Brewery: Traquair House
Traquair House is the oldest inhabited house in Scotland, with a brewery dating back to the 1700s. After falling into disrepair in the 1800s, it was once again galvanised into action in 1965, and the brewing has continued since. The brewery is positioned underneath the chapel in the house, and today the beer is exported to a number of countries, including Sweden of course. I snapped up a box of this and I looked forward to having it in the tasting.
This was deep chestnut in colour with a hint of red, with hardly any head forming or holding. The body was medium, but with an oily residue that clung to the sides of the glass when swirled. Massive dried fruit fragrances exploded from the glass, with dates, figs and raisins all jammed packed into the aroma. The sweet fruits were coupled to a hint of booze and treacle alongside the darker malts that produced a quite wonderous smell. Upon sipping, it was like chewing on a dried fig, with a nice balance of natural sweetness and hops. The warmth of the 7.2% slowly built in the chest as the beer was consumed, yet I wouldn’t call the beer boozy by any stretch. The aftertaste was rather short, but a pleasant sweetness was left on the lips.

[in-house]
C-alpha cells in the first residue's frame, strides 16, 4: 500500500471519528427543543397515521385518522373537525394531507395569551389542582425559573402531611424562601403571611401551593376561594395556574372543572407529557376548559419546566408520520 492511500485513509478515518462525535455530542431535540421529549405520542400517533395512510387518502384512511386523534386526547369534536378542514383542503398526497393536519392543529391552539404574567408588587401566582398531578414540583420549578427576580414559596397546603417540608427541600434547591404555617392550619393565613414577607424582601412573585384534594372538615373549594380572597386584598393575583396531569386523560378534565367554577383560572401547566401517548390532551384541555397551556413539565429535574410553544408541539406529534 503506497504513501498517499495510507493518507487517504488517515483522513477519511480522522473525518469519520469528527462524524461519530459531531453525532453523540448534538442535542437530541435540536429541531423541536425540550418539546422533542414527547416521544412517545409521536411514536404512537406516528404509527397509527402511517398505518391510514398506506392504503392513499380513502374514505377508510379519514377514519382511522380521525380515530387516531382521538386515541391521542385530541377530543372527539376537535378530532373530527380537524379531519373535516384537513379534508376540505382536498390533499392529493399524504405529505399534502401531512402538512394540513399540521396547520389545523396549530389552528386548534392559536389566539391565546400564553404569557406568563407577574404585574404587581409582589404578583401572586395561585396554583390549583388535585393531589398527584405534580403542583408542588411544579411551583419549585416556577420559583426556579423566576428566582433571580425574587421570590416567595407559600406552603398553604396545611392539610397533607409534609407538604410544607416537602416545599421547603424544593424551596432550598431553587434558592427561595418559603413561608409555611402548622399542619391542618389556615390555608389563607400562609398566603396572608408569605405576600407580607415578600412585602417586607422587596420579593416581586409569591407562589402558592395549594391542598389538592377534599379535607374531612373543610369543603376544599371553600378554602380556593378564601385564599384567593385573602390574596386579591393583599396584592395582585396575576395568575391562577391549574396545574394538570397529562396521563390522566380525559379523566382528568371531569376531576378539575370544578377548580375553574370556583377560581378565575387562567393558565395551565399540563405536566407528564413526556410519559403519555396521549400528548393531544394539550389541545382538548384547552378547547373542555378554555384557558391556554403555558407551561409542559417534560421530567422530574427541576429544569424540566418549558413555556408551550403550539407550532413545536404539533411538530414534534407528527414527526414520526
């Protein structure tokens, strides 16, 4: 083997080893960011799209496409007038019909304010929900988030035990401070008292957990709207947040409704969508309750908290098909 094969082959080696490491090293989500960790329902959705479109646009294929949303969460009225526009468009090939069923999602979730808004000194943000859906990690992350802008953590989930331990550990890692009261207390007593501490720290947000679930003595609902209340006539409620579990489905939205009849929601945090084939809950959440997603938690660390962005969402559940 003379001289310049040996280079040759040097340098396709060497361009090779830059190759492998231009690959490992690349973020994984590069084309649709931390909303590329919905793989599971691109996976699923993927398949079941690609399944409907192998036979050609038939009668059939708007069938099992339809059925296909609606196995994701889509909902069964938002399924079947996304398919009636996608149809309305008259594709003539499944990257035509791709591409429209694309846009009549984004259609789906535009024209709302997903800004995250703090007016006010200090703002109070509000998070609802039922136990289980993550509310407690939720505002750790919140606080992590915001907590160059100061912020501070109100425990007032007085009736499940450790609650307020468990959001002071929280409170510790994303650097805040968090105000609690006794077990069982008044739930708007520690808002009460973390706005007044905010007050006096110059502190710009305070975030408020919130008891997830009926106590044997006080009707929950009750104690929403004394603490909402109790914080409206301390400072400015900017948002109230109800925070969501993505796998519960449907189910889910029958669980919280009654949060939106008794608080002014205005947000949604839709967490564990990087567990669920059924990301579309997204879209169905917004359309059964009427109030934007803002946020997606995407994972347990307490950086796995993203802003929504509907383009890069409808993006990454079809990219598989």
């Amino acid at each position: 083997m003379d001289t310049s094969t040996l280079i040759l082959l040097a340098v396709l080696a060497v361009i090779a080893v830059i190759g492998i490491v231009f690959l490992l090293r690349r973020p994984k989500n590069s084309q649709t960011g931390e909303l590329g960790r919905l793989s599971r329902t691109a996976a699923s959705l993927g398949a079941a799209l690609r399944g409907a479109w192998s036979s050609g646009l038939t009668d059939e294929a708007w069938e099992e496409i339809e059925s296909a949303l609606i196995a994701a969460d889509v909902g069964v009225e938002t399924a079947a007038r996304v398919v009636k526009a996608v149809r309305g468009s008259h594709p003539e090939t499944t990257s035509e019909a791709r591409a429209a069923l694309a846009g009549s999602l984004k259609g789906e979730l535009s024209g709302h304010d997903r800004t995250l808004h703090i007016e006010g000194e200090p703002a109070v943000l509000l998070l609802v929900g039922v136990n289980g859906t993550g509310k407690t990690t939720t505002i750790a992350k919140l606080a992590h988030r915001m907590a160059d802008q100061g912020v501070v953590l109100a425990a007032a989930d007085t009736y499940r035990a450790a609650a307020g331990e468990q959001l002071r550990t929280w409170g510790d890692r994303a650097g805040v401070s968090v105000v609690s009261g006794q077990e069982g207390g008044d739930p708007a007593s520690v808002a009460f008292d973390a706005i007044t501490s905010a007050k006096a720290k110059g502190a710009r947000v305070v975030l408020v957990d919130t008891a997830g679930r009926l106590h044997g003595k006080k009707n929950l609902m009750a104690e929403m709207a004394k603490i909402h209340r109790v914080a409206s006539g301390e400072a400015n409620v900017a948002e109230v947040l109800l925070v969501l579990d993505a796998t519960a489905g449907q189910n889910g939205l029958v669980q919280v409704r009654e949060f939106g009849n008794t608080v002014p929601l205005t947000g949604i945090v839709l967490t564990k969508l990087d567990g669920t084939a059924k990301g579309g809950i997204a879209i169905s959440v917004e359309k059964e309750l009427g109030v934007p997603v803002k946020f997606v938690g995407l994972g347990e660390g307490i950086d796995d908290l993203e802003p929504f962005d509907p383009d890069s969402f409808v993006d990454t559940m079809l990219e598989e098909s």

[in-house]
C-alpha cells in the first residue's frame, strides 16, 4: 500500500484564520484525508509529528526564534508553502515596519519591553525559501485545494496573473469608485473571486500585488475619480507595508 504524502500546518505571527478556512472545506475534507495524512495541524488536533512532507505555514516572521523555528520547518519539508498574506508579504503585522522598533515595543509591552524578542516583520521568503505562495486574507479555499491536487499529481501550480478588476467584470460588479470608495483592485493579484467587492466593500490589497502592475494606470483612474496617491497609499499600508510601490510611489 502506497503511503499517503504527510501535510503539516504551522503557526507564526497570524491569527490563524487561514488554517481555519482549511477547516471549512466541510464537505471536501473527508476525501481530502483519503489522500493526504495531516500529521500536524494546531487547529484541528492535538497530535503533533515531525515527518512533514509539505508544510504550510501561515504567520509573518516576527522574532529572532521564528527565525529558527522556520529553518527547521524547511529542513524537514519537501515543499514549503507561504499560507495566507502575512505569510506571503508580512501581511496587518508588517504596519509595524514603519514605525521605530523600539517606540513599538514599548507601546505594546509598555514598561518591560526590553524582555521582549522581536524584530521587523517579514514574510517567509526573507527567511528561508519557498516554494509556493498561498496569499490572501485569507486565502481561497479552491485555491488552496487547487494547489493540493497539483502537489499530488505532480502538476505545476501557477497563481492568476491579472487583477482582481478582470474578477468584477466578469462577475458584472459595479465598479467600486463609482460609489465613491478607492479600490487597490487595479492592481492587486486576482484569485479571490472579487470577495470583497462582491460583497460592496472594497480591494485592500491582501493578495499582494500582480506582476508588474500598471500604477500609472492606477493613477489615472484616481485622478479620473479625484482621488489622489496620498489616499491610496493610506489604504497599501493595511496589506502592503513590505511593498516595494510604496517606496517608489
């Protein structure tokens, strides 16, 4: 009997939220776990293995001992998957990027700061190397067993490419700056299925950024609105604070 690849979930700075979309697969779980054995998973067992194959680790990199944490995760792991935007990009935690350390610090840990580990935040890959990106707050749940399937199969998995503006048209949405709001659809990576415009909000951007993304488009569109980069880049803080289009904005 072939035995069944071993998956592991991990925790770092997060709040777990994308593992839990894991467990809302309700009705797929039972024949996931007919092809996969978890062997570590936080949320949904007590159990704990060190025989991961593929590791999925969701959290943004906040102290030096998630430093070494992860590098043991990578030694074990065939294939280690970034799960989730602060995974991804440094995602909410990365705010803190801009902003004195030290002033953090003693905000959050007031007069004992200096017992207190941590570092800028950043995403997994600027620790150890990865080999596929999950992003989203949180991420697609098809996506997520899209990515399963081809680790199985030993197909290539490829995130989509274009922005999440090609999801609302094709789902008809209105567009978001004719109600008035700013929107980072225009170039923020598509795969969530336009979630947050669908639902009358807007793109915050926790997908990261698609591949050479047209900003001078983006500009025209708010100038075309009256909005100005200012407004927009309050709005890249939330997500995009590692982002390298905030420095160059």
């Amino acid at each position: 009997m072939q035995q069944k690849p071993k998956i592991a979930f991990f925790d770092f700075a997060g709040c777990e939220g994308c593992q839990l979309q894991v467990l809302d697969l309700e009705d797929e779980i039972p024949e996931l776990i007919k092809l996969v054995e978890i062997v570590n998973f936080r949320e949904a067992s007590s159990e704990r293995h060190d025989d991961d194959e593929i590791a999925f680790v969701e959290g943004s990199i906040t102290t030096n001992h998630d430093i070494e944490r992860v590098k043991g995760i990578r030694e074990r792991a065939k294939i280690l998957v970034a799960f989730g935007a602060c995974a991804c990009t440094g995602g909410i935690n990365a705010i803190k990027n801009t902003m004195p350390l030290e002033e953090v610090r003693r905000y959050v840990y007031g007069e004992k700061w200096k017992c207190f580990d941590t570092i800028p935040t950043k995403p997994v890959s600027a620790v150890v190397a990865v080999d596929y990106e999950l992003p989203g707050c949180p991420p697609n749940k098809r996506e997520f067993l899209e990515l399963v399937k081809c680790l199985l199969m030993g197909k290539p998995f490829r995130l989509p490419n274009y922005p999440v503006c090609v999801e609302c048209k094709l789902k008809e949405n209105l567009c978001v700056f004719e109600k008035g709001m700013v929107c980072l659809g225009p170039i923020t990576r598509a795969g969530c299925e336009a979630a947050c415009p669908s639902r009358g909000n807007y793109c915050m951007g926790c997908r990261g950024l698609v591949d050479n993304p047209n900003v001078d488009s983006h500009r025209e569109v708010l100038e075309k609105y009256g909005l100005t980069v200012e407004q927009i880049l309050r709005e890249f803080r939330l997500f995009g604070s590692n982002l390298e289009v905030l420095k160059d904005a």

This was lovely, especially when I paired this with goats cheese. The big fig and raisin notes worked perfect with the salty cheese, creating a gorgeous blend of flavours in the mouth. On its own, the beer was very nice, with the rich body and taste really stimulating the senses. I could see myself drinking this again sometime soon, especially when goats cheese is around to compliment it!